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A The molecular structure of the acrylate anion.
The acrylate anion
Methyl acrylate, an acrylate ester

Acrylates are the salts, esters, and conjugate bases of acrylic acid and its derivatives. They are also known as propenoates (since acrylic acid is also known as 2-propenoic acid). The acrylate ion has the molecular formula CH2=CHCOO. Acrylates contain vinyl groups, that is, two carbon atoms double bonded to each other, directly attached to the carbonyl carbon.


Acrylates and methacrylates (the salts and esters of methacrylic acid) are common monomers in polymer plastics, forming the acrylate polymers. Acrylates easily form polymers because the double bonds are very reactive.

Recently, organic−inorganic hybrid nanobuilding blocks of acrylate-functionalized polyhedral oligomeric silsesquioxanes (T8, T10, and T12) were easily prepared and separated in their pure forms, which are promising candidate monomers to prepare any hybrid polymer nanocomposites.[1]


Acrylates are industrially prepared by reacting acrylic acid with the corresponding alcohol in presence of a catalyst. The reaction with lower alcohols (methanol, ethanol) takes place at 100-120 °C with acidic heterogeneous catalysts (cation exchanger). The reaction of higher alcohols (n-butanol, 2-ethylhexanol) is catalysed with sulfuric acid in homogeneous phase. Acrylates of even higher alcohols are obtainable by transesterification of lower esters catalysed by titanium alcoholates or organic tin compounds (e. g. dibutyltin dilaurate).[2]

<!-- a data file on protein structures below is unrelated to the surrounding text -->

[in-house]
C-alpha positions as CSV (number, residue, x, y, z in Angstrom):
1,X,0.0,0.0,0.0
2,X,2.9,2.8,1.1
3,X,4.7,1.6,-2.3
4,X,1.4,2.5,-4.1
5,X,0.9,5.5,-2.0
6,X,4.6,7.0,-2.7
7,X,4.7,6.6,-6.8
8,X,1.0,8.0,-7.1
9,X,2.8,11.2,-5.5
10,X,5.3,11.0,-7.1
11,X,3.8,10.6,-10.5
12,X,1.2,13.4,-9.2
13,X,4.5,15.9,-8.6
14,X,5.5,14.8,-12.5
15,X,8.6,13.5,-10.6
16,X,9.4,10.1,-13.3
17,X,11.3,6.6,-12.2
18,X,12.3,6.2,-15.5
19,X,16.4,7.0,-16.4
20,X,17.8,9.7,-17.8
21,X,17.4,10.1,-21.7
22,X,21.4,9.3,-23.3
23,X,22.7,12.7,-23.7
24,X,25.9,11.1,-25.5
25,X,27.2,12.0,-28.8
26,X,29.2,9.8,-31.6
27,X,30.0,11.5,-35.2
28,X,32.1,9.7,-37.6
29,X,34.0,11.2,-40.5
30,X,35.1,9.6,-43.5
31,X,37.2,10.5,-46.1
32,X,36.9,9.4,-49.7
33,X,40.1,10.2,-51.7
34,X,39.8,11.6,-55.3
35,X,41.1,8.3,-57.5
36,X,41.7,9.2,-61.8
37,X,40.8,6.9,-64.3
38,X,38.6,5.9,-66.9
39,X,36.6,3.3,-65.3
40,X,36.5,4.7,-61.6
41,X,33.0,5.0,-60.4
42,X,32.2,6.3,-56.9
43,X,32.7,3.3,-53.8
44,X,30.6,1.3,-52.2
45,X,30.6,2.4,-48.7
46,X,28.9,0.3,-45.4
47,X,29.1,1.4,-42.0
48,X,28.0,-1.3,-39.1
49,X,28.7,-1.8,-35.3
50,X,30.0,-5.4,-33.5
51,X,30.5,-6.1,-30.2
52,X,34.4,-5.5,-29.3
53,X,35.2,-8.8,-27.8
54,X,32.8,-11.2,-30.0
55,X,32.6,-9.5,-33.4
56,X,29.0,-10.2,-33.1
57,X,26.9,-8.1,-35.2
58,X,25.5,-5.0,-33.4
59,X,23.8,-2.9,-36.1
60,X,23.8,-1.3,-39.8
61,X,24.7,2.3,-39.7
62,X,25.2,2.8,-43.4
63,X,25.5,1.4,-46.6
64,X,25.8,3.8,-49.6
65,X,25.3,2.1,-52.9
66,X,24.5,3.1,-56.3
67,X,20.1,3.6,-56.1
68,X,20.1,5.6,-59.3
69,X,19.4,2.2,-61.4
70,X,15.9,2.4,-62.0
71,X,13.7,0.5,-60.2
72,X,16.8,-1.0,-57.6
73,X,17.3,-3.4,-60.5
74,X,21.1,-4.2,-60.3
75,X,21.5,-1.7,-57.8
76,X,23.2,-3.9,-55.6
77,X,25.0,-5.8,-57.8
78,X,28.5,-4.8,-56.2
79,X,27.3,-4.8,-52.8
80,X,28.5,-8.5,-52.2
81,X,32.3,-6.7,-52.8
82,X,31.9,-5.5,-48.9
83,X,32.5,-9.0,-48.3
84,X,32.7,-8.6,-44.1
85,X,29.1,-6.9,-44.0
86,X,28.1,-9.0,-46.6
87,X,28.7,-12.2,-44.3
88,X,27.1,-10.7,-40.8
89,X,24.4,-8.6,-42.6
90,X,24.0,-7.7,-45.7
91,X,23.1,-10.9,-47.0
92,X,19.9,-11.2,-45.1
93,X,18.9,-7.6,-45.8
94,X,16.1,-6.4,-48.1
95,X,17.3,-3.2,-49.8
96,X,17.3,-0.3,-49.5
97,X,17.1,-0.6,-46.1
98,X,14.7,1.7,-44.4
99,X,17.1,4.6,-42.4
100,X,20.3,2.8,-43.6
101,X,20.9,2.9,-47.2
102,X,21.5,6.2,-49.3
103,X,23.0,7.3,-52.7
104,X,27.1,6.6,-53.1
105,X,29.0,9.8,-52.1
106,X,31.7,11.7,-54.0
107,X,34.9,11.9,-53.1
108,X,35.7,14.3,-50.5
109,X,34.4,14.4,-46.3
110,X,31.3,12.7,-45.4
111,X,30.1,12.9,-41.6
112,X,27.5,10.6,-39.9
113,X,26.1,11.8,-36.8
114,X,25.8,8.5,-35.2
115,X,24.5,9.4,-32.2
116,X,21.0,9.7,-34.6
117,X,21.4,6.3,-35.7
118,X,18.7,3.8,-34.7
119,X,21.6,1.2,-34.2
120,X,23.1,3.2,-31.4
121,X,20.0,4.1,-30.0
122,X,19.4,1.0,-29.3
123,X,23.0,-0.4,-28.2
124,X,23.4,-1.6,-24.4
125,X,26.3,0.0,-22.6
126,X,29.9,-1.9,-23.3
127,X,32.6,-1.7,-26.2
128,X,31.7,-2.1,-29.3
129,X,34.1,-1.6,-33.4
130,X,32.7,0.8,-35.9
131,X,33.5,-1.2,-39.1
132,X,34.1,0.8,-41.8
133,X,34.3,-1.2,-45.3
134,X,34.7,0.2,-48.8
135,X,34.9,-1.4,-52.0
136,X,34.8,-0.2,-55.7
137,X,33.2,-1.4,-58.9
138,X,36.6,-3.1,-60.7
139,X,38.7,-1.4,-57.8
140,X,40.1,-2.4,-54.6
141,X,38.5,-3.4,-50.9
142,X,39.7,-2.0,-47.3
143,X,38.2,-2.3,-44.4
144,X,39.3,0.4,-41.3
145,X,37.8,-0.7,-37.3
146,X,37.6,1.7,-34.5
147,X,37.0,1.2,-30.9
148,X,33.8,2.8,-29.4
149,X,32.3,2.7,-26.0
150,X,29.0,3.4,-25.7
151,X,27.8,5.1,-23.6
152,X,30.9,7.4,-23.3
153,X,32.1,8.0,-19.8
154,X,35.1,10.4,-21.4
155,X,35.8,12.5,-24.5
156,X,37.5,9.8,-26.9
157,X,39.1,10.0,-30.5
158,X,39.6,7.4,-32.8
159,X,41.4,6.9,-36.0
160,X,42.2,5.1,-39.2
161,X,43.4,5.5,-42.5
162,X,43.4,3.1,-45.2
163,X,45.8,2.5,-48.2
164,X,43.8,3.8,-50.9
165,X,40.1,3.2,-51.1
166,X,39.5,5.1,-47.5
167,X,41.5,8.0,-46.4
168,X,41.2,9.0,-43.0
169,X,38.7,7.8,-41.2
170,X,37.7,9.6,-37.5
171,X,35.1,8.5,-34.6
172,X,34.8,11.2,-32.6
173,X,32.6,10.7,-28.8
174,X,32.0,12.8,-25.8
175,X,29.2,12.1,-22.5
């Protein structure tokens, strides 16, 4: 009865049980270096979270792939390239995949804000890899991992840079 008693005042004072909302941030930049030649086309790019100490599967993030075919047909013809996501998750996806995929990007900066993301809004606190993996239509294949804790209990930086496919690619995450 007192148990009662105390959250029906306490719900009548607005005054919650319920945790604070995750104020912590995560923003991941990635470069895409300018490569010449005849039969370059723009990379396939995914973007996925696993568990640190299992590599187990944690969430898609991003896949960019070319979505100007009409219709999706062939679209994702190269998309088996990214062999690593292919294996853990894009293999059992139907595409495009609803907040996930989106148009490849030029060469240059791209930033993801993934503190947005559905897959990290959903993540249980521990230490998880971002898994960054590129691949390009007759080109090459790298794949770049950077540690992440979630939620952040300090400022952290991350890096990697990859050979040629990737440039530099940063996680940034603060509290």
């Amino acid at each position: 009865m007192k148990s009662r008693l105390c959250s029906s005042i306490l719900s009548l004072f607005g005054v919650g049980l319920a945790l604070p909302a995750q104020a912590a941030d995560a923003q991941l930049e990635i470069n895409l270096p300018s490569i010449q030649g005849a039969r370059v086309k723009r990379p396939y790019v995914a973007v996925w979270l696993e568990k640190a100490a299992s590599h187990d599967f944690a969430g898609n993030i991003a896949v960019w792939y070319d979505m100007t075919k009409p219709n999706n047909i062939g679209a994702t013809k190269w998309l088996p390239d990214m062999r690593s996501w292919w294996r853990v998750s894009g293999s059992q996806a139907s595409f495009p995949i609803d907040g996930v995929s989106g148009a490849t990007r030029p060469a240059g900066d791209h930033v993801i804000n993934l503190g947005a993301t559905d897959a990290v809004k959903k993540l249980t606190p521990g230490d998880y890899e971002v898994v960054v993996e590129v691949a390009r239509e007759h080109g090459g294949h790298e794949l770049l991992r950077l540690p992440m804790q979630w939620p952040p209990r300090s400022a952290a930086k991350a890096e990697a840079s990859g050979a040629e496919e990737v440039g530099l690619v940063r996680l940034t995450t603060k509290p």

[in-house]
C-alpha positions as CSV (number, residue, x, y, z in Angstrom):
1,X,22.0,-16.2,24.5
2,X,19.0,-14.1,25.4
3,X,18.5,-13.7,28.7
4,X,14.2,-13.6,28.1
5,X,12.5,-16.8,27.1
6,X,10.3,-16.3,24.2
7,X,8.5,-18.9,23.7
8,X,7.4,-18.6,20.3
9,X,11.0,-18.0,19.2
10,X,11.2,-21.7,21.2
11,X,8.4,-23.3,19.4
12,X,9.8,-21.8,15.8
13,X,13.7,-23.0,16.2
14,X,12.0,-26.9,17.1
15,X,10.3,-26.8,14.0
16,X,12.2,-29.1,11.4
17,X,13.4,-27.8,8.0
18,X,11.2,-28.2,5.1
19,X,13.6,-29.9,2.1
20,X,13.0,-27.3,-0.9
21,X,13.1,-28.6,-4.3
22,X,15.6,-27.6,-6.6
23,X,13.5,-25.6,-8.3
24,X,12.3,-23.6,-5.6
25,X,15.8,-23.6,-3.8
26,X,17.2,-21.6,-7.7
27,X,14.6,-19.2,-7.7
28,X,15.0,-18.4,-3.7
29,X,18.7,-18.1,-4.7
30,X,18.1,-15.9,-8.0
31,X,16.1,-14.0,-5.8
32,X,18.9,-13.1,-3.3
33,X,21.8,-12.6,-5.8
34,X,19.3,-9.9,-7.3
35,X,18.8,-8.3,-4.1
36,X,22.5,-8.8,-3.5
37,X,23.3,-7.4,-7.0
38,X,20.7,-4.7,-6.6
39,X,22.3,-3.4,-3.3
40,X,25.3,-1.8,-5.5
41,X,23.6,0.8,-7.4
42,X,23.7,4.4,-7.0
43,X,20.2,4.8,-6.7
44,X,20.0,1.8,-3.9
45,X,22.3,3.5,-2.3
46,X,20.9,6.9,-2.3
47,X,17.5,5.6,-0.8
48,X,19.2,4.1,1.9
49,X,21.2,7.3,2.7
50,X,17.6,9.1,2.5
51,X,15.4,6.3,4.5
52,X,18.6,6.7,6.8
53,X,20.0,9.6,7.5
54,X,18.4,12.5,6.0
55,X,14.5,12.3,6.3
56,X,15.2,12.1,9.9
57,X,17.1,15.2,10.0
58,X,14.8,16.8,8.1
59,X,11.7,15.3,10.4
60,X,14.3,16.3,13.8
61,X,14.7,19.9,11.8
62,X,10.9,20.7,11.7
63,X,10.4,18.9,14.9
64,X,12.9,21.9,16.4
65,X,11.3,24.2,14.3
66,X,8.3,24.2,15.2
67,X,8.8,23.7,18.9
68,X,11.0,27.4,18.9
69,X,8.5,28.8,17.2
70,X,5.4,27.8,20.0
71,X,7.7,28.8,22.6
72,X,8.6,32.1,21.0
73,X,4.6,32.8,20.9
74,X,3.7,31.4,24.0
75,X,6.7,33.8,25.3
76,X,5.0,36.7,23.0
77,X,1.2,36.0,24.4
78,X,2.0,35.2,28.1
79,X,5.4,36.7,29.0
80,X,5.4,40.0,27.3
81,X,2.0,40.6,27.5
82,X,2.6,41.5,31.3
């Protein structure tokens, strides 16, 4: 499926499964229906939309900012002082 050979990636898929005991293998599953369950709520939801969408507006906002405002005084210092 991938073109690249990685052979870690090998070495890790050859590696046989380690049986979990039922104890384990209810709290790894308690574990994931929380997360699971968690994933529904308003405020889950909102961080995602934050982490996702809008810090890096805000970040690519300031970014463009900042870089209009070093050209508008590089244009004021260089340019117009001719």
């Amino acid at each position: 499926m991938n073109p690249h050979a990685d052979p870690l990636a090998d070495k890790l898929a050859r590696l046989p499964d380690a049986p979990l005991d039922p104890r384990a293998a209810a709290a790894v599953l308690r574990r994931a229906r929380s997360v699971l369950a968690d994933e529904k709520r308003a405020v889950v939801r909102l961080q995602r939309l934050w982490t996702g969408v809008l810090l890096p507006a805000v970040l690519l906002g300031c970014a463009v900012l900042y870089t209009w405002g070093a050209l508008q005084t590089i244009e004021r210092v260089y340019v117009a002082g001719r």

Appearance in nature[edit]

Acrylate has been suggested to be used by marine phytoplankton as a poisonous defense against predators such as protozoa. When attacked, DMSP lyase breaks down dimethylsulfoniopropionate (DMSP) into dimethylsulfide (DMS) and acrylate.

See also[edit]


  1. ^ Ervithayasuporn, Vuthichai; Chimjarn, Supansa (2013). "Synthesis and Isolation of Methacrylate- and Acrylate-Functionalized Polyhedral Oligomeric Silsesquioxanes (T8, T10, and T12) and Characterization of the Relationship between Their Chemical Structures and Physical Properties". Inorg. Chem. doi:10.1021/ic401994m. 
  2. ^ Arpe, Hans-Jürgen (2007). Industrielle organische Chemie: bedeutende Vor- und Zwischenprodukte. (6. ed.). Weinheim: Wiley-VCH. ISBN 978-3-527-31540-6.